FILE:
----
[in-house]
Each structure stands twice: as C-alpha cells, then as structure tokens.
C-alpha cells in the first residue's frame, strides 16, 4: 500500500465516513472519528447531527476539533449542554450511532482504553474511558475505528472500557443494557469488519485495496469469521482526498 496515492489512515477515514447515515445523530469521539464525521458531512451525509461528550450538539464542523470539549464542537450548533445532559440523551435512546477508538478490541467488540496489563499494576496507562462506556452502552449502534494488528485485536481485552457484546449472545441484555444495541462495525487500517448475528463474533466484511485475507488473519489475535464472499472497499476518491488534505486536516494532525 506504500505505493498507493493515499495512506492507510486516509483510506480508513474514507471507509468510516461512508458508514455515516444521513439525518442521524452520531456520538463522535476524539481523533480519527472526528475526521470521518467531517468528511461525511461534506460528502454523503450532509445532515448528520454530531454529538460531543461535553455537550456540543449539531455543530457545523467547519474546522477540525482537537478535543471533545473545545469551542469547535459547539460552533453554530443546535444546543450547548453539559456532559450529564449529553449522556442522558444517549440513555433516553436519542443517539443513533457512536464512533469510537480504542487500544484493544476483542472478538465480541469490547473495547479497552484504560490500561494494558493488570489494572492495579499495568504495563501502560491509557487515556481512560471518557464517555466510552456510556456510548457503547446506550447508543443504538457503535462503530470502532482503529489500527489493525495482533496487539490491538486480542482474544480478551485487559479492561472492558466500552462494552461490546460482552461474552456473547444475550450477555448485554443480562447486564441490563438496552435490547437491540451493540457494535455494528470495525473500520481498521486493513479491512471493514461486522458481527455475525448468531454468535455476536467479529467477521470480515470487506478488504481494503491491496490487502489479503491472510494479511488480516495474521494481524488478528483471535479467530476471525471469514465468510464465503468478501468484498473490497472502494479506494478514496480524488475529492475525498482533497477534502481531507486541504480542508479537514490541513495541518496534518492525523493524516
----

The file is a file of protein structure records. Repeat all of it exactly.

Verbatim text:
[in-house]
Each structure stands twice: as C-alpha cells, then as structure tokens.
C-alpha cells in the first residue's frame, strides 16, 4: 500500500465516513472519528447531527476539533449542554450511532482504553474511558475505528472500557443494557469488519485495496469469521482526498 496515492489512515477515514447515515445523530469521539464525521458531512451525509461528550450538539464542523470539549464542537450548533445532559440523551435512546477508538478490541467488540496489563499494576496507562462506556452502552449502534494488528485485536481485552457484546449472545441484555444495541462495525487500517448475528463474533466484511485475507488473519489475535464472499472497499476518491488534505486536516494532525 506504500505505493498507493493515499495512506492507510486516509483510506480508513474514507471507509468510516461512508458508514455515516444521513439525518442521524452520531456520538463522535476524539481523533480519527472526528475526521470521518467531517468528511461525511461534506460528502454523503450532509445532515448528520454530531454529538460531543461535553455537550456540543449539531455543530457545523467547519474546522477540525482537537478535543471533545473545545469551542469547535459547539460552533453554530443546535444546543450547548453539559456532559450529564449529553449522556442522558444517549440513555433516553436519542443517539443513533457512536464512533469510537480504542487500544484493544476483542472478538465480541469490547473495547479497552484504560490500561494494558493488570489494572492495579499495568504495563501502560491509557487515556481512560471518557464517555466510552456510556456510548457503547446506550447508543443504538457503535462503530470502532482503529489500527489493525495482533496487539490491538486480542482474544480478551485487559479492561472492558466500552462494552461490546460482552461474552456473547444475550450477555448485554443480562447486564441490563438496552435490547437491540451493540457494535455494528470495525473500520481498521486493513479491512471493514461486522458481527455475525448468531454468535455476536467479529467477521470480515470487506478488504481494503491491496490487502489479503491472510494479511488480516495474521494481524488478528483471535479467530476471525471469514465468510464465503468478501468484498473490497472502494479506494478514496480524488475529492475525498482533497477534502481531507486541504480542508479537514490541513495541518496534518492525523493524516